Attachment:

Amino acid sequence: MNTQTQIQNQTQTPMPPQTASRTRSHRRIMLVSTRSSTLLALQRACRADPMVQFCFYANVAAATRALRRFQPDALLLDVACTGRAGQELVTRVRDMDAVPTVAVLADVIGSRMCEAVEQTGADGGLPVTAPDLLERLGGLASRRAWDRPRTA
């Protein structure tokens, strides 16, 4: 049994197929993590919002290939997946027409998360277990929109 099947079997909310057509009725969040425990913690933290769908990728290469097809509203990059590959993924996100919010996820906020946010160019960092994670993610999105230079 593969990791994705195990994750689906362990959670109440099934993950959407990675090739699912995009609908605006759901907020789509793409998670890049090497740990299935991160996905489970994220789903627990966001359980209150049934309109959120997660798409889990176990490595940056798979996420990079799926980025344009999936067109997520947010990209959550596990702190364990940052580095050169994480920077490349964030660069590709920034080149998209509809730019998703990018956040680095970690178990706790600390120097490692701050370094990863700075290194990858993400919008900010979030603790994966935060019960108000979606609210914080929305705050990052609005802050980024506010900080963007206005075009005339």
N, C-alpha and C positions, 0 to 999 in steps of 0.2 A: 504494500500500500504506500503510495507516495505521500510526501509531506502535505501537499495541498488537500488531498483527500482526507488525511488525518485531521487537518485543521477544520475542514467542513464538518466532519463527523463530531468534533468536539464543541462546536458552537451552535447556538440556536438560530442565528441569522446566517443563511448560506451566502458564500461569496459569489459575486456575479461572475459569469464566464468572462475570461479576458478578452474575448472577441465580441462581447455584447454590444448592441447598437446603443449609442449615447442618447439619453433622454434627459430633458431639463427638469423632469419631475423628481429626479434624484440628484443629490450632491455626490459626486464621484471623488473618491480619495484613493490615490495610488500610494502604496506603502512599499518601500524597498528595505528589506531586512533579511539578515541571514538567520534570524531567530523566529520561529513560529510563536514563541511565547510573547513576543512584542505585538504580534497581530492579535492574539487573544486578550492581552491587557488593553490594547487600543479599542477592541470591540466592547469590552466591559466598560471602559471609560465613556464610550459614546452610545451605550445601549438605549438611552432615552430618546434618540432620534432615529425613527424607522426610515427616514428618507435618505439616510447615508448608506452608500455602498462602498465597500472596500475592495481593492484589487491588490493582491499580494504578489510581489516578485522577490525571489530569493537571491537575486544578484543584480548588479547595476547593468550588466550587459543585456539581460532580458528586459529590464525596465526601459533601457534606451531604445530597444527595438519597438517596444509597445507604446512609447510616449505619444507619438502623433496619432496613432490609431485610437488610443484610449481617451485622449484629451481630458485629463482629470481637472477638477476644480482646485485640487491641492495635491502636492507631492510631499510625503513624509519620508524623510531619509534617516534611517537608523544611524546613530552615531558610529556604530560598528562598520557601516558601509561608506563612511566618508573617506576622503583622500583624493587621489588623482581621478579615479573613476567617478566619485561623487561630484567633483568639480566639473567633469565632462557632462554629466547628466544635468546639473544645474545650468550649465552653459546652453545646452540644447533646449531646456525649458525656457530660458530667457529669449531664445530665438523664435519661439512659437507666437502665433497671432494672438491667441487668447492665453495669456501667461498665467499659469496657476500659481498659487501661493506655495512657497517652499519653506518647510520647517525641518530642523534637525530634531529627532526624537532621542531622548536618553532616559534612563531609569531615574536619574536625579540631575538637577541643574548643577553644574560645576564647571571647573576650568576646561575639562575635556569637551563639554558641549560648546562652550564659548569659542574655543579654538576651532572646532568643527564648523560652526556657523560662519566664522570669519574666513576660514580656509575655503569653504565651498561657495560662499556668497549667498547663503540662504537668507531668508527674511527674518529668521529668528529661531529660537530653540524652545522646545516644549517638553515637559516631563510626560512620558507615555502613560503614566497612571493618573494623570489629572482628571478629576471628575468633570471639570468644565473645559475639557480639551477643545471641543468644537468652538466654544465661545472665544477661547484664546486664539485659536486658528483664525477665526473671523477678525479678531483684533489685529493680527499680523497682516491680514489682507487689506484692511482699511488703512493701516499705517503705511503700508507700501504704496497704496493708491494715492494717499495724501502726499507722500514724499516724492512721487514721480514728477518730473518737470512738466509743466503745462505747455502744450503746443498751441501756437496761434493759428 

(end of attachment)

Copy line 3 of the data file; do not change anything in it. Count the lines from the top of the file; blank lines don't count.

N, C-alpha and C positions, 0 to 999 in steps of 0.2 A: 504494500500500500504506500503510495507516495505521500510526501509531506502535505501537499495541498488537500488531498483527500482526507488525511488525518485531521487537518485543521477544520475542514467542513464538518466532519463527523463530531468534533468536539464543541462546536458552537451552535447556538440556536438560530442565528441569522446566517443563511448560506451566502458564500461569496459569489459575486456575479461572475459569469464566464468572462475570461479576458478578452474575448472577441465580441462581447455584447454590444448592441447598437446603443449609442449615447442618447439619453433622454434627459430633458431639463427638469423632469419631475423628481429626479434624484440628484443629490450632491455626490459626486464621484471623488473618491480619495484613493490615490495610488500610494502604496506603502512599499518601500524597498528595505528589506531586512533579511539578515541571514538567520534570524531567530523566529520561529513560529510563536514563541511565547510573547513576543512584542505585538504580534497581530492579535492574539487573544486578550492581552491587557488593553490594547487600543479599542477592541470591540466592547469590552466591559466598560471602559471609560465613556464610550459614546452610545451605550445601549438605549438611552432615552430618546434618540432620534432615529425613527424607522426610515427616514428618507435618505439616510447615508448608506452608500455602498462602498465597500472596500475592495481593492484589487491588490493582491499580494504578489510581489516578485522577490525571489530569493537571491537575486544578484543584480548588479547595476547593468550588466550587459543585456539581460532580458528586459529590464525596465526601459533601457534606451531604445530597444527595438519597438517596444509597445507604446512609447510616449505619444507619438502623433496619432496613432490609431485610437488610443484610449481617451485622449484629451481630458485629463482629470481637472477638477476644480482646485485640487491641492495635491502636492507631492510631499510625503513624509519620508524623510531619509534617516534611517537608523544611524546613530552615531558610529556604530560598528562598520557601516558601509561608506563612511566618508573617506576622503583622500583624493587621489588623482581621478579615479573613476567617478566619485561623487561630484567633483568639480566639473567633469565632462557632462554629466547628466544635468546639473544645474545650468550649465552653459546652453545646452540644447533646449531646456525649458525656457530660458530667457529669449531664445530665438523664435519661439512659437507666437502665433497671432494672438491667441487668447492665453495669456501667461498665467499659469496657476500659481498659487501661493506655495512657497517652499519653506518647510520647517525641518530642523534637525530634531529627532526624537532621542531622548536618553532616559534612563531609569531615574536619574536625579540631575538637577541643574548643577553644574560645576564647571571647573576650568576646561575639562575635556569637551563639554558641549560648546562652550564659548569659542574655543579654538576651532572646532568643527564648523560652526556657523560662519566664522570669519574666513576660514580656509575655503569653504565651498561657495560662499556668497549667498547663503540662504537668507531668508527674511527674518529668521529668528529661531529660537530653540524652545522646545516644549517638553515637559516631563510626560512620558507615555502613560503614566497612571493618573494623570489629572482628571478629576471628575468633570471639570468644565473645559475639557480639551477643545471641543468644537468652538466654544465661545472665544477661547484664546486664539485659536486658528483664525477665526473671523477678525479678531483684533489685529493680527499680523497682516491680514489682507487689506484692511482699511488703512493701516499705517503705511503700508507700501504704496497704496493708491494715492494717499495724501502726499507722500514724499516724492512721487514721480514728477518730473518737470512738466509743466503745462505747455502744450503746443498751441501756437496761434493759428 